Sjoquist began teaching art at night to adults and found that people get a stress release and joy during the process of art, something that would be very valuable to teenagers trying to explore and identify who they are. She happened to start working at HC due to it being a close job opening.  

“It's meditative for me just for the expression of it all and the opportunity to be creative. I also like that art offers you so many chances to learn new skills and grow,” Sjoquist said.

Participating in the HAPApalooza event, she had experienced difficulties gathering student volunteers for the festival. Since HAPApalooza took place on Saturday, most students were not available to attend, resulting in mainly visual arts teachers taking over the booth for the majority of the festival. 

When preparing for HAPApalooza, Sjoquist’s top priority was to ensure the students were well represented and involved in the festival despite not being able to showcase their work due to the fact the festival was outside and they did not want to risk their hard work being stolen or damaged. 

Sjoquist hopes the next year of HAPApalooza displays students' work digitally instead of in-person so as to eliminate the risks she worries about. Next year the HAPApalooza organizers optimistically wish for a large screen backdrop that will display students previously completed art pieces. 

Sjoquist hopes to showcase student’s talents so they can gain exposure and gain confidence for their presentation. 

Outside of teaching art, Sjoquist enjoys other meditative activities such as bike riding, reading, being outdoors, traveling and working out. 

“Try all types of mediums, don't box yourself into one type of medium; branching out gives you experience and cultivates your work. Don't be afraid to mess up, keep improving,” Sjoquist said.  

Student spotlight: 

HC Sophomore and participant in HAPApalooza Victor Marquez also enjoys the positivity the arts give him, especially choir and musical theater.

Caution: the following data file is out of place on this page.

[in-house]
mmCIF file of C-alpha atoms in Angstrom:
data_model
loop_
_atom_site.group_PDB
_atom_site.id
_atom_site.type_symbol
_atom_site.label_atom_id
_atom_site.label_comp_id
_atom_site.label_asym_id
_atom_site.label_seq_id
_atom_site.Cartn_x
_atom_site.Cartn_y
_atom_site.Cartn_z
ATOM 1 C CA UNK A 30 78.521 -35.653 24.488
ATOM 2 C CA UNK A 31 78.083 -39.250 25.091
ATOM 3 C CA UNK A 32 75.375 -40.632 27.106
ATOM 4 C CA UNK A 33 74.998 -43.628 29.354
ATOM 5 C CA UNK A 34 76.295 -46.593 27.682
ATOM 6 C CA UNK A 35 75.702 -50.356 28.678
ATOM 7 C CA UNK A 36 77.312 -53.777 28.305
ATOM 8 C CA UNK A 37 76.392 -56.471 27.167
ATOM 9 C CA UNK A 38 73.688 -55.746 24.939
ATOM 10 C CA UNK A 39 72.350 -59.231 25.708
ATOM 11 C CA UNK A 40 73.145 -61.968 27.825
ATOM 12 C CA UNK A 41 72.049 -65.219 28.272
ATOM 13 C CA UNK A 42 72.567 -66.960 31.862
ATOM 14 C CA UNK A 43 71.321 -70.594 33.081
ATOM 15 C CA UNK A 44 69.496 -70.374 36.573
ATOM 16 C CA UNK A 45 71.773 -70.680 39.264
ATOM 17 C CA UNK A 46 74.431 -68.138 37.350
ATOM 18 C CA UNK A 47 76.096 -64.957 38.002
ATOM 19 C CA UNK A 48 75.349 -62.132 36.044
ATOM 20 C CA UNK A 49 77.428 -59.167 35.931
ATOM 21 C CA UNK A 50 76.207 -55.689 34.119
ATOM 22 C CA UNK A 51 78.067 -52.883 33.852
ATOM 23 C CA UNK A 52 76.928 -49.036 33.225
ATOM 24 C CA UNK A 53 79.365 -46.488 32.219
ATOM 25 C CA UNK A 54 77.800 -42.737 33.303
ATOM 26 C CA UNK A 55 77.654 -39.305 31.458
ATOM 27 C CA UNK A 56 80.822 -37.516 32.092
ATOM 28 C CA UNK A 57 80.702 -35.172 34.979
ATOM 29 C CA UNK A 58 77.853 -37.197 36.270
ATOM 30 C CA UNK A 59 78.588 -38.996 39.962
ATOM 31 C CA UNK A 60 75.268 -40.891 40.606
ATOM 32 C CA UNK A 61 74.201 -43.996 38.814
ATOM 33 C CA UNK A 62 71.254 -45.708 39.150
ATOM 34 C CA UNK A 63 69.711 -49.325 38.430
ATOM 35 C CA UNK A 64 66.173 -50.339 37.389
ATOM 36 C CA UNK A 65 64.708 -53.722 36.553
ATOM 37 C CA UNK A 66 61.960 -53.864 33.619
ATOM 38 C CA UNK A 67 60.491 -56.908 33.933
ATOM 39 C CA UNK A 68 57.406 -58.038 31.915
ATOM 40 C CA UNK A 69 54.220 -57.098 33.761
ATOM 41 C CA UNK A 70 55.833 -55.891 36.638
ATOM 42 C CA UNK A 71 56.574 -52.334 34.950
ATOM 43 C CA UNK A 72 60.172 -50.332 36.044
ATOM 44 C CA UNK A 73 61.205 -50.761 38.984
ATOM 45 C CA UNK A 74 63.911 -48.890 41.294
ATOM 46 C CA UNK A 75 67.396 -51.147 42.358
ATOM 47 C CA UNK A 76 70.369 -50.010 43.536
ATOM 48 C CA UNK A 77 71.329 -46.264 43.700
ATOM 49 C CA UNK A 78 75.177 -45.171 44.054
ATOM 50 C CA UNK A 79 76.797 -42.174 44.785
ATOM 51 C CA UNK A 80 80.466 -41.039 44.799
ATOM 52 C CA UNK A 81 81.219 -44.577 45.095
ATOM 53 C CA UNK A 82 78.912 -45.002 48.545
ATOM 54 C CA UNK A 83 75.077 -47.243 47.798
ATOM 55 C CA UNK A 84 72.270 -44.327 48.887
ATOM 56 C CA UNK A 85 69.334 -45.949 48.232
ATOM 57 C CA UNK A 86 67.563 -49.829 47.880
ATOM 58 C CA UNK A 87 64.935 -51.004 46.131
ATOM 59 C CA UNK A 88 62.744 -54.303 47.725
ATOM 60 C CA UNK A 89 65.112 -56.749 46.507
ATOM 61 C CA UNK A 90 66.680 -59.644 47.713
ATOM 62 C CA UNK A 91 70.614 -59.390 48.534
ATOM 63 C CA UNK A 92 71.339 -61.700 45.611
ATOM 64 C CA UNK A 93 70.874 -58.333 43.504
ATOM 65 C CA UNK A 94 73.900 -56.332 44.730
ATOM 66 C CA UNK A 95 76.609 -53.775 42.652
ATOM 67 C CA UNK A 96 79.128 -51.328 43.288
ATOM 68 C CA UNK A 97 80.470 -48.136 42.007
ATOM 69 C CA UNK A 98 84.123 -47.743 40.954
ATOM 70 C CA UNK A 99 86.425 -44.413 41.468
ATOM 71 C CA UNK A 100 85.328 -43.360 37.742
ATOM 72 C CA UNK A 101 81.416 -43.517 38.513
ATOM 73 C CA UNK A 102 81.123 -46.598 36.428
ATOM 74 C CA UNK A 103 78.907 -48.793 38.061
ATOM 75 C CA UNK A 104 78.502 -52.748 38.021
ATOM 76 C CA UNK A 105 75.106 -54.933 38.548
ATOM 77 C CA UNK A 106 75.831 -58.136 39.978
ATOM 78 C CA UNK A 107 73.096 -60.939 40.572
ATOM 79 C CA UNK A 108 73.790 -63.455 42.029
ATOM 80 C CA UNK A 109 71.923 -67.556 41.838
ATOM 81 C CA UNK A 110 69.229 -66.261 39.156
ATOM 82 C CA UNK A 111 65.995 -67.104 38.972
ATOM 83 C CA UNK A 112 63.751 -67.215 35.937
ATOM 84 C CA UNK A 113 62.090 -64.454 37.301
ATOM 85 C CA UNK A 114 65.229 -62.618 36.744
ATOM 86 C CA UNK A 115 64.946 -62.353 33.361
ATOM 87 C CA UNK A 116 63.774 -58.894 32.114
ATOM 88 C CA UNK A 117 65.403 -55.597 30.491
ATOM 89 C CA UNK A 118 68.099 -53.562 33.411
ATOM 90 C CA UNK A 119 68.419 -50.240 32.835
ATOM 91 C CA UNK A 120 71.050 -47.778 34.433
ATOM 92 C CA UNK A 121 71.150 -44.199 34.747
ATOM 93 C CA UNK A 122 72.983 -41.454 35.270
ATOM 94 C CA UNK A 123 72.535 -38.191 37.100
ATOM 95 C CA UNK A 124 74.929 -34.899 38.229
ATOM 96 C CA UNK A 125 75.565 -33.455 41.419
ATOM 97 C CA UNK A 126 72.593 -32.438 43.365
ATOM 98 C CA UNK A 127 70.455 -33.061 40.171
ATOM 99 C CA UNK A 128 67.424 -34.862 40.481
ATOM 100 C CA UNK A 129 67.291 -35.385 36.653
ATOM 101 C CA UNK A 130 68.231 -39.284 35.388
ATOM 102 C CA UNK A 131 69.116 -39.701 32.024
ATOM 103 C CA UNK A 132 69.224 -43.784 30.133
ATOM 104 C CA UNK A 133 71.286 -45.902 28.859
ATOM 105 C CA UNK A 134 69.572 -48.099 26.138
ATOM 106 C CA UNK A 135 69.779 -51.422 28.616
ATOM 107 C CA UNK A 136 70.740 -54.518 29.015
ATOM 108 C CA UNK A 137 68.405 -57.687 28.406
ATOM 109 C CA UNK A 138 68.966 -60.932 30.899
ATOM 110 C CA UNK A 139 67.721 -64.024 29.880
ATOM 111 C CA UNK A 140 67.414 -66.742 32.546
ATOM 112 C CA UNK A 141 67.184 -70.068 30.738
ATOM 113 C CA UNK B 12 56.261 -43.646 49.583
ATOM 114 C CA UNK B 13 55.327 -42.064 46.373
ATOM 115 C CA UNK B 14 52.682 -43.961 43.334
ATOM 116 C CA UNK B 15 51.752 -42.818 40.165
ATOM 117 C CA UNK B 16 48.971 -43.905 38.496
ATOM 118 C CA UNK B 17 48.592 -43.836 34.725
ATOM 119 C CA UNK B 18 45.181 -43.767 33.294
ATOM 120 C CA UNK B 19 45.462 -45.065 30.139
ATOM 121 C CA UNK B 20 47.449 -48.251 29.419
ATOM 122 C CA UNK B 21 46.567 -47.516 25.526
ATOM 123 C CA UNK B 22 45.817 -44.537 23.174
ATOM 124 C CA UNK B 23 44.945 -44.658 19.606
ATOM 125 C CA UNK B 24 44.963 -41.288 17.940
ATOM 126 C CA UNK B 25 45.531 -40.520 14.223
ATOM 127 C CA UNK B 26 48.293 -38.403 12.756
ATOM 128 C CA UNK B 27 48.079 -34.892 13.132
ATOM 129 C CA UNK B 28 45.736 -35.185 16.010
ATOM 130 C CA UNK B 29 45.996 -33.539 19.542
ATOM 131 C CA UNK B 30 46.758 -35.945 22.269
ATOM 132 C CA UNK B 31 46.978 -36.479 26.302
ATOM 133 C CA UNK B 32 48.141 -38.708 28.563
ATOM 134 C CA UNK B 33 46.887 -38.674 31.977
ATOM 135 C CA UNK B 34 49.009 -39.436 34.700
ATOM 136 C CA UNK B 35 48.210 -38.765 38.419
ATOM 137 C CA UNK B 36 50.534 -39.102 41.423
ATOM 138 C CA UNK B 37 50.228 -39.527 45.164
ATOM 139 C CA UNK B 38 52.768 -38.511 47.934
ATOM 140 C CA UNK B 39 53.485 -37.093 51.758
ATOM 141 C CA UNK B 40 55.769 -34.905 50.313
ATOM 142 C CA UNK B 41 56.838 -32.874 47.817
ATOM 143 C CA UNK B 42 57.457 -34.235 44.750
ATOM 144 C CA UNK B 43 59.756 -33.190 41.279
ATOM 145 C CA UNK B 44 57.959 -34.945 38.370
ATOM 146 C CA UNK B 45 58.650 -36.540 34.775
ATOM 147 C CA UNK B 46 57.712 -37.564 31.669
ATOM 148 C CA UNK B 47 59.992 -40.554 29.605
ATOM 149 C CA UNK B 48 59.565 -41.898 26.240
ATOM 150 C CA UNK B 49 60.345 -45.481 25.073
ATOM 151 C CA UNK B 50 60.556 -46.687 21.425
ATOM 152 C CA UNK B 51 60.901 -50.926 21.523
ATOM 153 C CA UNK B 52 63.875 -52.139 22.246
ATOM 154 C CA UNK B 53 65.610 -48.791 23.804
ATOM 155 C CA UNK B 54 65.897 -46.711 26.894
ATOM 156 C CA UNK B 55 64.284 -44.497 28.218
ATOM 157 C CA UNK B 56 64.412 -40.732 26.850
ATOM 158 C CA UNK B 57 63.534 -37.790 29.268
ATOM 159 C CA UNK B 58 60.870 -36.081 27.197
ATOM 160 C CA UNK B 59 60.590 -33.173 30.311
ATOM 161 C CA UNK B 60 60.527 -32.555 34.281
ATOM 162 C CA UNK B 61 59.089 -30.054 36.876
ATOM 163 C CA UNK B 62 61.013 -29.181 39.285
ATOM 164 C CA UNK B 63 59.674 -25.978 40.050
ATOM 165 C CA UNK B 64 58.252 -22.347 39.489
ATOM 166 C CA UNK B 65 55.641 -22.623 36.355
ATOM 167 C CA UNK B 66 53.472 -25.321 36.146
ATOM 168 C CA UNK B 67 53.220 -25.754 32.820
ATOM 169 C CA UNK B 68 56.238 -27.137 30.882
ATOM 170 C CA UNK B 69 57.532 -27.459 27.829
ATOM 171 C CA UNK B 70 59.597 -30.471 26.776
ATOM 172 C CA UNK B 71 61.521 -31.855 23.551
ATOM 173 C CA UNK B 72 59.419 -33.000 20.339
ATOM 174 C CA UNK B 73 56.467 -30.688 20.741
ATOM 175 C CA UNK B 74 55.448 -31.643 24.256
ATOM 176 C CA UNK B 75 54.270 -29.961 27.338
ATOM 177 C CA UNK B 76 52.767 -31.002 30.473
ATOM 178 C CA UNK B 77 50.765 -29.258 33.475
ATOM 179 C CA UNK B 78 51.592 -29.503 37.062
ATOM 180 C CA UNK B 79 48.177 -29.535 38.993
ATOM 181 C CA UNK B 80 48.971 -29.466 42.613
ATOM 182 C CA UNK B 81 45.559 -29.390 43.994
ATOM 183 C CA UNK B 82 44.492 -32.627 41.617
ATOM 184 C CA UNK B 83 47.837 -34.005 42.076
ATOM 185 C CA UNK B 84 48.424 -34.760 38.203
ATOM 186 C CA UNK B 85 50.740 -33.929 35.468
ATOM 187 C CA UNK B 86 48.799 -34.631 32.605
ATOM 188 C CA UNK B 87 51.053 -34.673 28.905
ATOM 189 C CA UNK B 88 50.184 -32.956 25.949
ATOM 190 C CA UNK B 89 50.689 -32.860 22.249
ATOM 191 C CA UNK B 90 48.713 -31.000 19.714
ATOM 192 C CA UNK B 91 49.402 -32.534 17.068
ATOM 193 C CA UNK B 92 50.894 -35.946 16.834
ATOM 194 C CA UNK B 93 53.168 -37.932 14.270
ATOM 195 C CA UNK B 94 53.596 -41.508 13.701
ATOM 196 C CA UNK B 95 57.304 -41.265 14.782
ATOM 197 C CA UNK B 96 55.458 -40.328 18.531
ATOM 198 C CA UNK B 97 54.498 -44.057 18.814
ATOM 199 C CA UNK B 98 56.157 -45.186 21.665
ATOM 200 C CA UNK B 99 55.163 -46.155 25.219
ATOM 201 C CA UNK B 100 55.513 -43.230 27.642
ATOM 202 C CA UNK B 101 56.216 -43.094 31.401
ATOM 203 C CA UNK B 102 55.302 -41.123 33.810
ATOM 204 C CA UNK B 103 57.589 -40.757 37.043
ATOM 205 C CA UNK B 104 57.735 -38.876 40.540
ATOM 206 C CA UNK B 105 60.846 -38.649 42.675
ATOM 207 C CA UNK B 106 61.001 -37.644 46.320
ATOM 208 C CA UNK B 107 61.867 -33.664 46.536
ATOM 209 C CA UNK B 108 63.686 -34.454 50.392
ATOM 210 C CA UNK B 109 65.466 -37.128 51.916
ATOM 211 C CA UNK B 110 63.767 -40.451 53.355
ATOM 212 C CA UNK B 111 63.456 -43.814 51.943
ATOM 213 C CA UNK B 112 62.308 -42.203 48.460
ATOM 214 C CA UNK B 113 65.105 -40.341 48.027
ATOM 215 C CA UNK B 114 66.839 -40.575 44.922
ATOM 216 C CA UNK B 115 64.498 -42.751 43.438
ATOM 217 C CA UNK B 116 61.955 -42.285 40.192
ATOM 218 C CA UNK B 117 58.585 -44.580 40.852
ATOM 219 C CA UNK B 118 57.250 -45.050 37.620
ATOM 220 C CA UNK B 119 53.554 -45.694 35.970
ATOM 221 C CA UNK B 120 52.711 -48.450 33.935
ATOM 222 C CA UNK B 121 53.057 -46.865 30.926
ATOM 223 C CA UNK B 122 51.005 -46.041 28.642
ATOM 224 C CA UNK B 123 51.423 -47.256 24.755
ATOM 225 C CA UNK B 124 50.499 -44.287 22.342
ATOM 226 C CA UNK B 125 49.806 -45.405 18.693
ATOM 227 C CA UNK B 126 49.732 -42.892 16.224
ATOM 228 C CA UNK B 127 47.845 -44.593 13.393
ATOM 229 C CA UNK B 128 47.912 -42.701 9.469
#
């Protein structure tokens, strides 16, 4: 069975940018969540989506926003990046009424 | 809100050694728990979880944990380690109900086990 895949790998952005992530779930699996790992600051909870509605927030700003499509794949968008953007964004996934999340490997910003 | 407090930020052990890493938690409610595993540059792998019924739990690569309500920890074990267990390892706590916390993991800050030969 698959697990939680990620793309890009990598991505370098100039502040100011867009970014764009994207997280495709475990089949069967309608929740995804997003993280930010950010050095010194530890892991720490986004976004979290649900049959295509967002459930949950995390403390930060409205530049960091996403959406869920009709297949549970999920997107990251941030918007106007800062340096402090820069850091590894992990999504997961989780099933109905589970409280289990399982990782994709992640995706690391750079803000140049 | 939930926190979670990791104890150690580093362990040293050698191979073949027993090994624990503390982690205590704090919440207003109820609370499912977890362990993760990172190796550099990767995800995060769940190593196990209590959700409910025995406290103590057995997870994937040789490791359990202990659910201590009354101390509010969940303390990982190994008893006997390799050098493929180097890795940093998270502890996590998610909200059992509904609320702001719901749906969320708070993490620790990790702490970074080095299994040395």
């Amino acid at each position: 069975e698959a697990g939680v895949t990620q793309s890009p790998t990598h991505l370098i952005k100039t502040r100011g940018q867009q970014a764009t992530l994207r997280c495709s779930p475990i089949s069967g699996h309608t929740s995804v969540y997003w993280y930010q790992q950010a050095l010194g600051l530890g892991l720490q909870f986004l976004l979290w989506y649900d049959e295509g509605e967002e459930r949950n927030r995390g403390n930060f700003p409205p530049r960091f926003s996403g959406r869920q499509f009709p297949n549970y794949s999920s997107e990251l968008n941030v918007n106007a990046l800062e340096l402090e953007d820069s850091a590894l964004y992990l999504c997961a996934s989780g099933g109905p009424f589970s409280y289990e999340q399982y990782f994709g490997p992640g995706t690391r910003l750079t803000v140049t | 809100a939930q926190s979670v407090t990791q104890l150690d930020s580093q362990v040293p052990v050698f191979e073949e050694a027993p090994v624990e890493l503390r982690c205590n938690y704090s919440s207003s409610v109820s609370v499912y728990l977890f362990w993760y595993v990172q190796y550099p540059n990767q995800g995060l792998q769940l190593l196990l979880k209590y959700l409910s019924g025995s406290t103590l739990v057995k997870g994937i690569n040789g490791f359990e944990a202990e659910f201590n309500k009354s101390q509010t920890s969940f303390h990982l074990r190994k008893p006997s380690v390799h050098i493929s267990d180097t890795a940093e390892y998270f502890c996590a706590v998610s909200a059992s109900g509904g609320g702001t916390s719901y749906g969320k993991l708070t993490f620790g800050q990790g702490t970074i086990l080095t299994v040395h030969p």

Marquez has also been in the plays “Matilda,” “Clue!,” “Spongebob,” and participates in his choir. 

In HAPApalooza, Marquez planned to sing an original song, but unfortunately due to being short on time, Marquez’s act was cut short. 

When writing a song, Marquez gets lots of seemingly random ideas to incorporate into his piece. 

“My inspiration roots from research on a lot of different aesthetics, and I’m a big fan of Halloween and the whole creepy stuff. I love just dark things, so that's like an aesthetic I’m looking into as a good source of inspiration,” Marquez said.  

When it comes to making the melodies for his songs, Marquez hears several melody ideas in his head and tries to incorporate them into his melody while making sure it doesn’t sound chaotic. He also doesn't believe in key signatures; he calls himself a “hater.” 

Marquez believes he has a gifted ear when it comes to music so, when making songs and melodies, it just comes naturally to him.  

Marquez hopes to impact people through his words and actions, insinuating humor when he does musical theater, while in choir, he has other plans. 

“I would just hope to have great humor and have people laugh. In musical theater, I like to improvise some lines sometimes and my intention is to have people get a good couple of laughs and make sure people have a very good experience. With the choir, I just want to sound good,” Marquez said. 

During school, the highlight of his day is when he is able to talk with his friends. 

Outside of school, Marquez enjoys writing, drawing, and conversing with friends. 

“I like creative writing in my stories; I’m a big fan of fiction. I enjoy cartoon drawings like the Tim Burton style of art where it’s kind of creepy but very beautiful in a sense; that's the type of art style I like a lot,” Marquez said.

Marquez also has some words of inspiration for aspiring vocalists

“If you really do like singing, just have fun with it. That's something I prioritize when I do a musical or play or even when I’m in choir. I prioritize having fun and enjoyment the most, as well as taking it seriously,” Marquez said.